In terms of valuation management , the direction of the portfolio is by its nature difficult to predict, and we invest in companies one-at-a-time, so generalisation is not always easy. However, it is worth noting that going back two years ago (a long time in financial markets!) sentiment was desperately negative towards more ‘pro-cyclical’ shares ( i.e. companies that benefit the most from economic expansion). This provided several interesting opportunities for the fund in companies such as Aveva, Victrex, Spectris and Rotork. The pendulum of sentiment has swung some way since then, and if this trend continues the incremental opportunities may move a little towards more ‘stable’ stocks. Another trend we saw in 2017 were some opportunities in high quality UK domestic exposed companies (Howden Joinery and Moneysupermarket both being examples). Given the portfolio’s high level of geographical diversification (less than 25% of underlying cash flows come from the UK economy), we will remain open to more opportunities in this area if they emerge.
On the fundamental front, we continue to manage the aggregate portfolio’s balance sheet strength particularly carefully. The chart below shows how this trend has developed over the last few years versus the UK market. Maintaining this balance sheet strength remains key to us given how important this factor is (along with cash generation) in terms of long-term dividend sustainability:
Another area we are giving a lot of thought to is the ways in which the old fashioned dividend growth investor can defend against some of the disruptive trends at work in the world today. Down the ages there has always been a tendancy towards technological exceptionalism and I’m therefore reluctant to over-egg the amount of innovation at play in our current era (I’m sure the canals felt like just as big a deal as social media and search engines when they came along in the 19th Century!). However, it is fair to say that the trends towards digitalisation in many different sectors of the global economy are very powerful ones and provide both challenge and opportunity. We continue to think that companies that enjoy a strong ‘economic moat’ are particularly well placed to defend against these challenges (high levels of customer loyalty, high switching costs, embedded distribution, network effects etc.). However, this alone is not enough. Even companies in boring-old sectors such as consumer staples need to make sure they continue to adapt and defend their ‘moats’ as new channels emerge in the digital world, millenials change consumption patterns etc. A willingness to invest and evolve remains key: only the paranoid survive as Intel’s legendary CEO Andy Grove once put it.
If a company can not only defend against these trends successfully, but also actively convert them into growth and efficiency opportunities, all the better. We believe many of the holdings in the Evenlode Income fund can, thanks to the effective harnessing of digital information, data analytics, and digital sales and marketing capabilities. The fund’s software and media holdings are particularly good examples.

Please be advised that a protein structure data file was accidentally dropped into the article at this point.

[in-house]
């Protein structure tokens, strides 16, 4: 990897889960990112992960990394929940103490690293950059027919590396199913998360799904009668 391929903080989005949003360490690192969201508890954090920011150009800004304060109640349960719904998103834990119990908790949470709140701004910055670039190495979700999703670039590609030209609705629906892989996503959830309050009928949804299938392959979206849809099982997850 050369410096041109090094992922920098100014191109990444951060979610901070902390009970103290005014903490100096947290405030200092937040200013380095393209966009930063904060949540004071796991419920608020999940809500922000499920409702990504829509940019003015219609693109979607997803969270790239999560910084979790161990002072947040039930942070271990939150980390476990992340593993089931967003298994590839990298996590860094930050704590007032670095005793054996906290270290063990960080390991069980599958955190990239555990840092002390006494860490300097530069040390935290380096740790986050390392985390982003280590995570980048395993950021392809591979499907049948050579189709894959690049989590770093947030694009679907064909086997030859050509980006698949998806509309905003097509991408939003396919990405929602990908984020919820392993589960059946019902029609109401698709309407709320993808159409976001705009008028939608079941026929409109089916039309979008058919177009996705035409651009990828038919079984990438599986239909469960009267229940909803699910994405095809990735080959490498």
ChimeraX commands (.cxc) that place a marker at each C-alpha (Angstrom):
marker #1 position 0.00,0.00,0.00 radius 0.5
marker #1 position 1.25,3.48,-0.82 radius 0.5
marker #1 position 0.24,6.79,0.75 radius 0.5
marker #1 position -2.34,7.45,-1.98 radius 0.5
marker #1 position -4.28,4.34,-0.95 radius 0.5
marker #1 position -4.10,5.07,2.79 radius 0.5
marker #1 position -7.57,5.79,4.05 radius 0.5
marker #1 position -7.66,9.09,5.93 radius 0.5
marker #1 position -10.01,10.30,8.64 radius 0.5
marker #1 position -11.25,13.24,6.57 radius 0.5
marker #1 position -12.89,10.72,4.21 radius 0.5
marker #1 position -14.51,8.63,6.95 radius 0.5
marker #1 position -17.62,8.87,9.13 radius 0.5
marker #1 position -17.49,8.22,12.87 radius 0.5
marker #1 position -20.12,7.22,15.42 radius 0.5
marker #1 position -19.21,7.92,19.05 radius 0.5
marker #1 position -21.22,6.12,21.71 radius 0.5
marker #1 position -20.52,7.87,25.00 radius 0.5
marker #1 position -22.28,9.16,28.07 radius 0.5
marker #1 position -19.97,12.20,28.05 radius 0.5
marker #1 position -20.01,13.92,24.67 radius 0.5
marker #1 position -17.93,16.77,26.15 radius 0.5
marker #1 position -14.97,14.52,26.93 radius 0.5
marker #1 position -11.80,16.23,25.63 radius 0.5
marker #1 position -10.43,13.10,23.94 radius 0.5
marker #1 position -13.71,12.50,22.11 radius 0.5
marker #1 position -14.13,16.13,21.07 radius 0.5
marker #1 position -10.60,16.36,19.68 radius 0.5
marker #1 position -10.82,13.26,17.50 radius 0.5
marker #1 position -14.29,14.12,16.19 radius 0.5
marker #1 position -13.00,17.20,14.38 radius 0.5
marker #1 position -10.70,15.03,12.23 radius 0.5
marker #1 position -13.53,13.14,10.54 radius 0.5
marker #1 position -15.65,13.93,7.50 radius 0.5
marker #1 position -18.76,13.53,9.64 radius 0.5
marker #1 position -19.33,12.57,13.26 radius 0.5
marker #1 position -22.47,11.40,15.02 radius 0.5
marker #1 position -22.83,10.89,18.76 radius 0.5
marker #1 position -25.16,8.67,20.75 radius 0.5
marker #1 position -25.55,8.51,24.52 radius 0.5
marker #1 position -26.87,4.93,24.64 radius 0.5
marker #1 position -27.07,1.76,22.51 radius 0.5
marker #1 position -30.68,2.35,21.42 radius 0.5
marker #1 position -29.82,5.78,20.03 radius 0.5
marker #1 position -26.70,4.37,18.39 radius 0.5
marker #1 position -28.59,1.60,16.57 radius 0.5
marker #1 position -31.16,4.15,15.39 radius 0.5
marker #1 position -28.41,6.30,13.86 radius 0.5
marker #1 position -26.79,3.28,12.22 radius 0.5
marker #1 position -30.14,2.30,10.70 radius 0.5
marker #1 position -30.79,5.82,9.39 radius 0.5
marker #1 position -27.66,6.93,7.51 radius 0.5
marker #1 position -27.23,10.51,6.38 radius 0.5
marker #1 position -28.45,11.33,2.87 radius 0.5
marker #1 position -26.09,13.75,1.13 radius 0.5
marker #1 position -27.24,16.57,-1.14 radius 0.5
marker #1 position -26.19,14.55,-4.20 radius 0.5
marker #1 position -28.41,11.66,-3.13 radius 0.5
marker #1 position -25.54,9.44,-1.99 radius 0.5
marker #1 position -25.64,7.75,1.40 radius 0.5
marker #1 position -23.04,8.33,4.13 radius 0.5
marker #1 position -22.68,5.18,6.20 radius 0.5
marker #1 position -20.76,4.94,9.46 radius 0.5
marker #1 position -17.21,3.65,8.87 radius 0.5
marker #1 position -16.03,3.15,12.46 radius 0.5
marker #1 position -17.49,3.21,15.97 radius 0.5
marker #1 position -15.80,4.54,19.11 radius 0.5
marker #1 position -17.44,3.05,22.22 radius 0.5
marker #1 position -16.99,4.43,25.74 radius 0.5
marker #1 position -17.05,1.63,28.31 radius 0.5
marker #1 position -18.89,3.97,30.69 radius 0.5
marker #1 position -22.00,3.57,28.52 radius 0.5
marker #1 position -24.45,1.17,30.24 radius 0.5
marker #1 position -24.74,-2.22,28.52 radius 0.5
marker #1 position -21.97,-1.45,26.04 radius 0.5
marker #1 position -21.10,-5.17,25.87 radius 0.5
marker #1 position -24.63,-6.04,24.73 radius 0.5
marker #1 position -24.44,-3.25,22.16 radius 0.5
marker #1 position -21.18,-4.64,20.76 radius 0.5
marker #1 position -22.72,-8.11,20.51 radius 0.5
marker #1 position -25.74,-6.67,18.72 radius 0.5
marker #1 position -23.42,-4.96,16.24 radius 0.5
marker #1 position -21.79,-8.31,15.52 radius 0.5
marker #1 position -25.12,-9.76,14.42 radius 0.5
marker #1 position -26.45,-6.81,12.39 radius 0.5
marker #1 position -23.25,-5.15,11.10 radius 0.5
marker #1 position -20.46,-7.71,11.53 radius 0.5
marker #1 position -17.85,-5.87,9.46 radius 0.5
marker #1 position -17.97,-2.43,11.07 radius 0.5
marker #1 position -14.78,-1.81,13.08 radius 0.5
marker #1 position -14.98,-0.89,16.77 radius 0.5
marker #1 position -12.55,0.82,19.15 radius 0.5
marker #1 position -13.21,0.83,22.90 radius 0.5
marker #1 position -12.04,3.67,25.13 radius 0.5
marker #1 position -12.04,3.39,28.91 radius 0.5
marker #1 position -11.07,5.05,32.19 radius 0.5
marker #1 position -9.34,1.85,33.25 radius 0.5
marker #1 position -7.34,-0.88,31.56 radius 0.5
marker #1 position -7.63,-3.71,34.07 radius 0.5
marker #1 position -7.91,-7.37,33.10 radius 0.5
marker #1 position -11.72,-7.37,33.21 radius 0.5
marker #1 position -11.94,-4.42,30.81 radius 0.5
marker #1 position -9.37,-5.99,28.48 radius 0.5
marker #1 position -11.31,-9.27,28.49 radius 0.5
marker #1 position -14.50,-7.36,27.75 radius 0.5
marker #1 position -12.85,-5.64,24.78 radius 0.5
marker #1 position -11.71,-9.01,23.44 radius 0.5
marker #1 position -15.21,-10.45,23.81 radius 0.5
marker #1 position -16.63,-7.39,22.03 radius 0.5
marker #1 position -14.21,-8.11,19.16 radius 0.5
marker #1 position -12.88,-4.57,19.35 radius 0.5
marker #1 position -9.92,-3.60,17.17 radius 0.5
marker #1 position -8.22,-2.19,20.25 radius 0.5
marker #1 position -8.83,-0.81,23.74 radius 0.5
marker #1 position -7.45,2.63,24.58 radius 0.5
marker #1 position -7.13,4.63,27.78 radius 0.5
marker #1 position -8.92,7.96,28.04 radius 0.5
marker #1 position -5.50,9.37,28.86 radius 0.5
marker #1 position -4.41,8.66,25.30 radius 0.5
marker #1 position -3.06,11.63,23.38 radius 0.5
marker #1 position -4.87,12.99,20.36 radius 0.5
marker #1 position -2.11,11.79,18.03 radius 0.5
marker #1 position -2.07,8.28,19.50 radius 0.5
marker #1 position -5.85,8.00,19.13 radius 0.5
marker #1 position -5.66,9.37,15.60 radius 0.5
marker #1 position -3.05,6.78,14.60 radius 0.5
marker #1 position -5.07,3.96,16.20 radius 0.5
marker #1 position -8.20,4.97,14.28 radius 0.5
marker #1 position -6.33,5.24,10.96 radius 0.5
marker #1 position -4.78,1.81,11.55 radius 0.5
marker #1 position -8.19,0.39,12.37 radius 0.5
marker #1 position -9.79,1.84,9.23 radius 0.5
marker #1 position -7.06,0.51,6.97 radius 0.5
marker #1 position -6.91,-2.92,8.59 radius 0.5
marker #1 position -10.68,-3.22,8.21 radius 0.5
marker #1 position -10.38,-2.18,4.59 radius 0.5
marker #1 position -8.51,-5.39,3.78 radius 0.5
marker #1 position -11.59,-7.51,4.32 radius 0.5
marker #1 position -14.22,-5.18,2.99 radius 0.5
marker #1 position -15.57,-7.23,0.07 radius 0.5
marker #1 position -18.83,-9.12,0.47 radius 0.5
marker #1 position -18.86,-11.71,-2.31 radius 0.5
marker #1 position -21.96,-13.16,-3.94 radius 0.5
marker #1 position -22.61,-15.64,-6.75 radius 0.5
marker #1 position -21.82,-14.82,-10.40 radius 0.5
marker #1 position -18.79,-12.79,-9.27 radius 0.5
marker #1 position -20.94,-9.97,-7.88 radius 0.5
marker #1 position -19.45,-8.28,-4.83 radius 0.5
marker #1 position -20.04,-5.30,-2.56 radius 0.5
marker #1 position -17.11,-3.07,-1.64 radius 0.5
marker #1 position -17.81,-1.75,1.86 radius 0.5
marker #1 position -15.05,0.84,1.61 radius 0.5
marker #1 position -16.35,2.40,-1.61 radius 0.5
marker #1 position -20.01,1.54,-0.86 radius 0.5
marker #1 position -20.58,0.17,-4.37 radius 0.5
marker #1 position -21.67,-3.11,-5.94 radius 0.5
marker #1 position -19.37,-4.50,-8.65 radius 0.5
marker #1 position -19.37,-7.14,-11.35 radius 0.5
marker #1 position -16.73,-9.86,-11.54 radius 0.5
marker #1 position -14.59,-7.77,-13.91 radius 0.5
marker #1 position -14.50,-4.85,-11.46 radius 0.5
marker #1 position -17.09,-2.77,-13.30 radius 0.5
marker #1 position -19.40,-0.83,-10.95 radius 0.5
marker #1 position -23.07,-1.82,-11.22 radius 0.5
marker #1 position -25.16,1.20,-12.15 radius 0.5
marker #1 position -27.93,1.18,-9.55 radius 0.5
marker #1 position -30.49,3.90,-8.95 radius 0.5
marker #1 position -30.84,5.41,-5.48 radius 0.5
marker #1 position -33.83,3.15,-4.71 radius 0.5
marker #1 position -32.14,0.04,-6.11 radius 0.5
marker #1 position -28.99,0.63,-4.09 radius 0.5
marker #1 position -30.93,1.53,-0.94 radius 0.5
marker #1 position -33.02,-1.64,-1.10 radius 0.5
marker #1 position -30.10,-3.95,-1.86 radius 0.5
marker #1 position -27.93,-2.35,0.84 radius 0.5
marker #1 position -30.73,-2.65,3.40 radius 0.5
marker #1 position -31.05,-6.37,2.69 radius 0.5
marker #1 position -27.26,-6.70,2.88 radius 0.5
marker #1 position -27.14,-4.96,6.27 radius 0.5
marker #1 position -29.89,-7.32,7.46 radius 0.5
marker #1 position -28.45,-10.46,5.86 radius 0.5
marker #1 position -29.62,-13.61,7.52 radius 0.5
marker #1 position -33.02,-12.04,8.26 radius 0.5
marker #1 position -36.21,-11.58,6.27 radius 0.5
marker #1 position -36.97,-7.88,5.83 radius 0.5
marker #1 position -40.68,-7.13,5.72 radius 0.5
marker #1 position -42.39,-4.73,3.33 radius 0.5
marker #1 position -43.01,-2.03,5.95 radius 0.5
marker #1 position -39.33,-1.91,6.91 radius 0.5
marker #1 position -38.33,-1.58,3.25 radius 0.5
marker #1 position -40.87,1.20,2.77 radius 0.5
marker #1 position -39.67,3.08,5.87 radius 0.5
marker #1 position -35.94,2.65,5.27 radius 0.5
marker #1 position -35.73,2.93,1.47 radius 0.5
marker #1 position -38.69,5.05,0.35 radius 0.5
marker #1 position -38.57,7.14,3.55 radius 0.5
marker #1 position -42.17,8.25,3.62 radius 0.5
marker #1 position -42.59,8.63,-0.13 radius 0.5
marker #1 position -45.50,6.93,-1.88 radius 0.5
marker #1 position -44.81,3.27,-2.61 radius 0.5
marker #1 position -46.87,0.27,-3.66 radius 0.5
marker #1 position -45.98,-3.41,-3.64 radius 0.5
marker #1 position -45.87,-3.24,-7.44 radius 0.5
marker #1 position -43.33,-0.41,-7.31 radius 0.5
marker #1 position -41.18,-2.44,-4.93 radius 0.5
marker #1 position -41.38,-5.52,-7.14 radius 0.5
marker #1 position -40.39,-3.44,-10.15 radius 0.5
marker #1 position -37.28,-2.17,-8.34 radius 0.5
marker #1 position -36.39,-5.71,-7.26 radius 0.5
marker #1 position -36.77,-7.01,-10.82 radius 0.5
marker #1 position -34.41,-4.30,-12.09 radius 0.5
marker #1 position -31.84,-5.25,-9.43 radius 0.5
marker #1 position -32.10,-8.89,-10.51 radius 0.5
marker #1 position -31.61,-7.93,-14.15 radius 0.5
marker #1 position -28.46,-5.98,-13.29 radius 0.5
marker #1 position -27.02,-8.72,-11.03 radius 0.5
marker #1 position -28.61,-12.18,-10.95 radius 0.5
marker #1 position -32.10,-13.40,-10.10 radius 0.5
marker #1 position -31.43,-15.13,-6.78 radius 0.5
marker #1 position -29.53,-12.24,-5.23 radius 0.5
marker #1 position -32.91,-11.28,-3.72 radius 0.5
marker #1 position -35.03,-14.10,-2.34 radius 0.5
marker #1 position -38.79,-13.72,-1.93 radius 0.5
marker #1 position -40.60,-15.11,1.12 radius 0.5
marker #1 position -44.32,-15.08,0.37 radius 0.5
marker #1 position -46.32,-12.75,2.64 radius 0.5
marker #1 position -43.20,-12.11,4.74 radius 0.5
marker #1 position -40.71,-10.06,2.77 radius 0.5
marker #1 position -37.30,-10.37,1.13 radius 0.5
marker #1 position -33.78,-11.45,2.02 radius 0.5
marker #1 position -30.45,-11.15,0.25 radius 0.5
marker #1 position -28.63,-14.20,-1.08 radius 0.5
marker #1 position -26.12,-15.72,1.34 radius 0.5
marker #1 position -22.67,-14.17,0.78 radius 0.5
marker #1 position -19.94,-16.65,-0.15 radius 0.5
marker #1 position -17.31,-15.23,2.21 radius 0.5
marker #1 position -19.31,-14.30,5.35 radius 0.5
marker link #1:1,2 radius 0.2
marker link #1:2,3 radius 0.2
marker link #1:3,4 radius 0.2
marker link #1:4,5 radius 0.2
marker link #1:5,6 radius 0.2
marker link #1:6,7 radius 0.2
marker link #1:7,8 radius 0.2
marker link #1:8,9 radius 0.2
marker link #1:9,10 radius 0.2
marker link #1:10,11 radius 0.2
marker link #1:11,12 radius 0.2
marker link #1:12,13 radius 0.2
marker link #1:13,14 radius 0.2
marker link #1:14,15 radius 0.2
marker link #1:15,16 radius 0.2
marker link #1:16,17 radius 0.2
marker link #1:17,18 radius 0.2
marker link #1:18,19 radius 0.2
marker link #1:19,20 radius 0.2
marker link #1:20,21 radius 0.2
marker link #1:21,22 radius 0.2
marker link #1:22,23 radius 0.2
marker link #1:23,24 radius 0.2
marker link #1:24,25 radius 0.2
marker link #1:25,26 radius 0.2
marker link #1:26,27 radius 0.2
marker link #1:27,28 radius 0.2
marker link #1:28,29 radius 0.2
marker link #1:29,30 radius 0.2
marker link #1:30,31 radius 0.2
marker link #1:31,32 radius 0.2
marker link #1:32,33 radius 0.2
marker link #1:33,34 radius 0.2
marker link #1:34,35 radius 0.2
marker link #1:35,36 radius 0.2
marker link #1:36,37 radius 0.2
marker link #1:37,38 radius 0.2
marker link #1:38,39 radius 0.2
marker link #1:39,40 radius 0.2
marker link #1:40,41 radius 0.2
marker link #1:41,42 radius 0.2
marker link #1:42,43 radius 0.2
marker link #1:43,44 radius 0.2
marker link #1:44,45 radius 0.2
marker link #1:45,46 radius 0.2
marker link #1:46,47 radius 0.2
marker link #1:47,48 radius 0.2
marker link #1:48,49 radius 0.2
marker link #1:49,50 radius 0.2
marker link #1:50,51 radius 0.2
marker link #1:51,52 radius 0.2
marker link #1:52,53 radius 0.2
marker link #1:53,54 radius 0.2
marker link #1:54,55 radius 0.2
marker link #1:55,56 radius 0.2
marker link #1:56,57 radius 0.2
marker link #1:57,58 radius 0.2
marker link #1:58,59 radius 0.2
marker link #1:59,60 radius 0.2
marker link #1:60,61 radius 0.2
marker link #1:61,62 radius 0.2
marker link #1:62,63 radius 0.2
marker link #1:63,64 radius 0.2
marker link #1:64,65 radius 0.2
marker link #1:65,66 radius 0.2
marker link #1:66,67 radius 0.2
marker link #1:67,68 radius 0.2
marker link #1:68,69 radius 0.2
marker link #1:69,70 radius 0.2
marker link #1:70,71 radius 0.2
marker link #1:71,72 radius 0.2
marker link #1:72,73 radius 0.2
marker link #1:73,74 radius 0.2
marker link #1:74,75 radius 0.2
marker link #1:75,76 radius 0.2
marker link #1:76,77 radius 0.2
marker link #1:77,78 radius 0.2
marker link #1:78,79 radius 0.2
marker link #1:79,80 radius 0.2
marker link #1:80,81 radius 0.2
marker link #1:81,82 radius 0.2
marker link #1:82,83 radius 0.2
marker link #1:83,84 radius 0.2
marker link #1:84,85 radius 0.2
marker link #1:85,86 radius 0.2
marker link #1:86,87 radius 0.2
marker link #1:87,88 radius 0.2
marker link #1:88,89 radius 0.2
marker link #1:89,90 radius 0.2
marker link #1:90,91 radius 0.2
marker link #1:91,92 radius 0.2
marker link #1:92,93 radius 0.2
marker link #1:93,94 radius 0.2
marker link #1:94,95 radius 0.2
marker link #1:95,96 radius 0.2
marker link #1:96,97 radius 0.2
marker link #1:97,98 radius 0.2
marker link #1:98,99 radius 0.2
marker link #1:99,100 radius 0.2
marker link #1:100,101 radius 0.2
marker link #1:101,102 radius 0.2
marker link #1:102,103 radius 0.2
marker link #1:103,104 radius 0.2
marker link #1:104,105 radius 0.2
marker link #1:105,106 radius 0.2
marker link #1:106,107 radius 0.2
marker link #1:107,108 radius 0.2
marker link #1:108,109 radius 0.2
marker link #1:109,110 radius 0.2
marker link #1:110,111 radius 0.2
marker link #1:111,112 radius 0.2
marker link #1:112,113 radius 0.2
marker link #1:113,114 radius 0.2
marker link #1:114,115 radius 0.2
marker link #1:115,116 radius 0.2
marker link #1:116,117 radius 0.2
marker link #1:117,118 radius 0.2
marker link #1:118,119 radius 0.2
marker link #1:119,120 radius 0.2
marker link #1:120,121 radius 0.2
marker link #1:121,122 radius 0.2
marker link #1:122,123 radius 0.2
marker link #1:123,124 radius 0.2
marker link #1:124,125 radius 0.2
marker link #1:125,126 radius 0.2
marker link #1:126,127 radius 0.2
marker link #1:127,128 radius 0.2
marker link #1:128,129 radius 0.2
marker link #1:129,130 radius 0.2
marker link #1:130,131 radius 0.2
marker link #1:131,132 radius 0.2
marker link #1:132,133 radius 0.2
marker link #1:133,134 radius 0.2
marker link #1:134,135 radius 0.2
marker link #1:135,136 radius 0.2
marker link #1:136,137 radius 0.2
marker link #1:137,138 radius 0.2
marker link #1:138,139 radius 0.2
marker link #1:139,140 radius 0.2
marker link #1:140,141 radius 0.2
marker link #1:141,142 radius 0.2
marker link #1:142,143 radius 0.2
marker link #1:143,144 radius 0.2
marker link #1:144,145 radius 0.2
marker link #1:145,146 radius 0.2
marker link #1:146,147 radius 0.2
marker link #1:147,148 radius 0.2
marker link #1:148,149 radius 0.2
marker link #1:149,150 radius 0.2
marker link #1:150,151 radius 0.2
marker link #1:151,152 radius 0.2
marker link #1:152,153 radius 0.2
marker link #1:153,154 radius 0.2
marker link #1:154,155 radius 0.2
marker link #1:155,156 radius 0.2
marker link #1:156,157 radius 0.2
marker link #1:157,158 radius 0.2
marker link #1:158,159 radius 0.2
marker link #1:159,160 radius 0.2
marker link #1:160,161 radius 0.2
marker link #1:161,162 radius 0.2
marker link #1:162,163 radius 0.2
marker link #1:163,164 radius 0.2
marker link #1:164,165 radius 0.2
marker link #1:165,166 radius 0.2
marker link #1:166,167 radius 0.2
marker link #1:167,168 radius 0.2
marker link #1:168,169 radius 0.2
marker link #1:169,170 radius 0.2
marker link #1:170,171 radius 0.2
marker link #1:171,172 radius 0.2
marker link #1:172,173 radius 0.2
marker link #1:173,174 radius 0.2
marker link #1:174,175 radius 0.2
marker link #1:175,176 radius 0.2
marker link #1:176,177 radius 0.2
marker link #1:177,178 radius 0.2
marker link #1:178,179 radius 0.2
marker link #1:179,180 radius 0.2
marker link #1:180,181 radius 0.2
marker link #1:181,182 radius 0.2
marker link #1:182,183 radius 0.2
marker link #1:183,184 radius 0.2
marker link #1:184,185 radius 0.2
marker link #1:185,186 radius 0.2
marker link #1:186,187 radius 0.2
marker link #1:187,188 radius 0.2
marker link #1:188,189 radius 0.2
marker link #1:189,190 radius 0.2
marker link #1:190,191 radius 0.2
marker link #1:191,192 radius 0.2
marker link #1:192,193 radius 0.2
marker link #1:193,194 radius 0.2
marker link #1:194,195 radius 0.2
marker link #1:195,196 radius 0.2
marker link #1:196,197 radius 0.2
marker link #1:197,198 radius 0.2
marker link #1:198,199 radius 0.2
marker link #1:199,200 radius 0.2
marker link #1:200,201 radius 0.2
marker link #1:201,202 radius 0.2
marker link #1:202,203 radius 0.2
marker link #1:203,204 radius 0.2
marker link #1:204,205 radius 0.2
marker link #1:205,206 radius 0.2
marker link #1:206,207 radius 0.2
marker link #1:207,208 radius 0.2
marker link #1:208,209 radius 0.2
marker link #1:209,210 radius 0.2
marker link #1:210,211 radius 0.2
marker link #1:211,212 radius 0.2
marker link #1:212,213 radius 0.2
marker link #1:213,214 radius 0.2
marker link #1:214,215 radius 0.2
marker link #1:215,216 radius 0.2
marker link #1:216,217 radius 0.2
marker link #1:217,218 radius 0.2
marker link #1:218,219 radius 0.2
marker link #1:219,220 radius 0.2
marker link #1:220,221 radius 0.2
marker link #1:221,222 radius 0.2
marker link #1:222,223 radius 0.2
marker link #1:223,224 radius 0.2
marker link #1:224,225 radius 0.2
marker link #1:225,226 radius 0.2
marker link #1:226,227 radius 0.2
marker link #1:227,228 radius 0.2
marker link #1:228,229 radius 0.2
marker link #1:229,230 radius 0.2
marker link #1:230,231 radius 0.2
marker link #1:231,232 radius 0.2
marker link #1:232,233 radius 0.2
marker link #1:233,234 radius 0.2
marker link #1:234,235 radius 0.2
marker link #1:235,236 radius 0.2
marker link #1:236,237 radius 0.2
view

Animal Spirits Rising
With animal spirits rising and sentiment starting the year buoyant, our investment process and commitment to through-cycle risk management may appear unnecessarily austere. However, as Seth Klarman points out in the quote at the top of this piece, finding opportunities that offer reasonable returns with relatively limited levels of risk is always key for the long-term investor (uncertainties can emerge from blue skies just as easily as dark ones). To this end, we will continue to plough our usual furrow. I remain encouraged that the fund’s 3.3% dividend yield is provided by market leading businesses that we think look well placed to grow their free cash flows and dividends at a real rate over time.
So a familiar message to start the year, and I look forward to updating you on the fund as 2018 progresses.
26th January 2018
Please note, these views represent the opinions of Hugh Yarrow as at 26th January 2018 and do not constitute investment advice.
*Source: Financial Express. UK market is BATS All Companies
**Source: Canaccord Quest, Evenlode Investment.
***Many positions within the fund have updated the market over the last month, including particularly strong updates from PageGroup and Aveva and several reassuring statements elsewhere. Two companies whose share prices have fallen in January are worth a mention too. The first is Sage, the fund’s third largest position, whose shares fell -8% following a first quarter trading update. Growth remains good, full year guidance has been reiterated and medium-term growth guidance upgraded. However, first quarter sales growth fell short of some analyst expectations. EMIS, a much smaller position, saw shares fall -17% following a pre-close trading update. As with Sage, EMIS’s underlying trading has been fine, but management identified some customer services issues that will lead to penalty payments. It is always disappointing when share prices of holdings fall and/or companies experience operational issues. However, Sage and EMIS are software companies that enjoy strong market positions with highly cash generative, repeat-purchase business models. We think both are well placed over the longer term and are attractively valued on a cash-flow basis.